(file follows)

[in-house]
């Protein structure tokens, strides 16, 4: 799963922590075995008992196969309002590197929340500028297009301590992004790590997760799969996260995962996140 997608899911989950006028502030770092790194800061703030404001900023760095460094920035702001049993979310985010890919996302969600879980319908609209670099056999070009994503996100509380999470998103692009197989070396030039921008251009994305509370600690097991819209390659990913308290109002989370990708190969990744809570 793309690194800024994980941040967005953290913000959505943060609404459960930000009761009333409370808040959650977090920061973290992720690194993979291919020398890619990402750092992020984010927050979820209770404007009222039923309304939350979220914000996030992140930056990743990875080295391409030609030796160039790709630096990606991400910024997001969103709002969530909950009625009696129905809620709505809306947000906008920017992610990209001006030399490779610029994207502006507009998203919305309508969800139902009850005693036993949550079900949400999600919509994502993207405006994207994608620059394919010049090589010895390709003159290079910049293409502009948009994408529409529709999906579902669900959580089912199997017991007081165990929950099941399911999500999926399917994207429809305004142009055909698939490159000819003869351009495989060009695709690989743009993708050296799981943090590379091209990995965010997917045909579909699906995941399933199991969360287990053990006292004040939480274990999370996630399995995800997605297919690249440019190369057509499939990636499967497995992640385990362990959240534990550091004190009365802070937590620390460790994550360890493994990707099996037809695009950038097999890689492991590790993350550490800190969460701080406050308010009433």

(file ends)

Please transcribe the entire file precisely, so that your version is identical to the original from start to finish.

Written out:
[in-house]
């Protein structure tokens, strides 16, 4: 799963922590075995008992196969309002590197929340500028297009301590992004790590997760799969996260995962996140 997608899911989950006028502030770092790194800061703030404001900023760095460094920035702001049993979310985010890919996302969600879980319908609209670099056999070009994503996100509380999470998103692009197989070396030039921008251009994305509370600690097991819209390659990913308290109002989370990708190969990744809570 793309690194800024994980941040967005953290913000959505943060609404459960930000009761009333409370808040959650977090920061973290992720690194993979291919020398890619990402750092992020984010927050979820209770404007009222039923309304939350979220914000996030992140930056990743990875080295391409030609030796160039790709630096990606991400910024997001969103709002969530909950009625009696129905809620709505809306947000906008920017992610990209001006030399490779610029994207502006507009998203919305309508969800139902009850005693036993949550079900949400999600919509994502993207405006994207994608620059394919010049090589010895390709003159290079910049293409502009948009994408529409529709999906579902669900959580089912199997017991007081165990929950099941399911999500999926399917994207429809305004142009055909698939490159000819003869351009495989060009695709690989743009993708050296799981943090590379091209990995965010997917045909579909699906995941399933199991969360287990053990006292004040939480274990999370996630399995995800997605297919690249440019190369057509499939990636499967497995992640385990362990959240534990550091004190009365802070937590620390460790994550360890493994990707099996037809695009950038097999890689492991590790993350550490800190969460701080406050308010009433």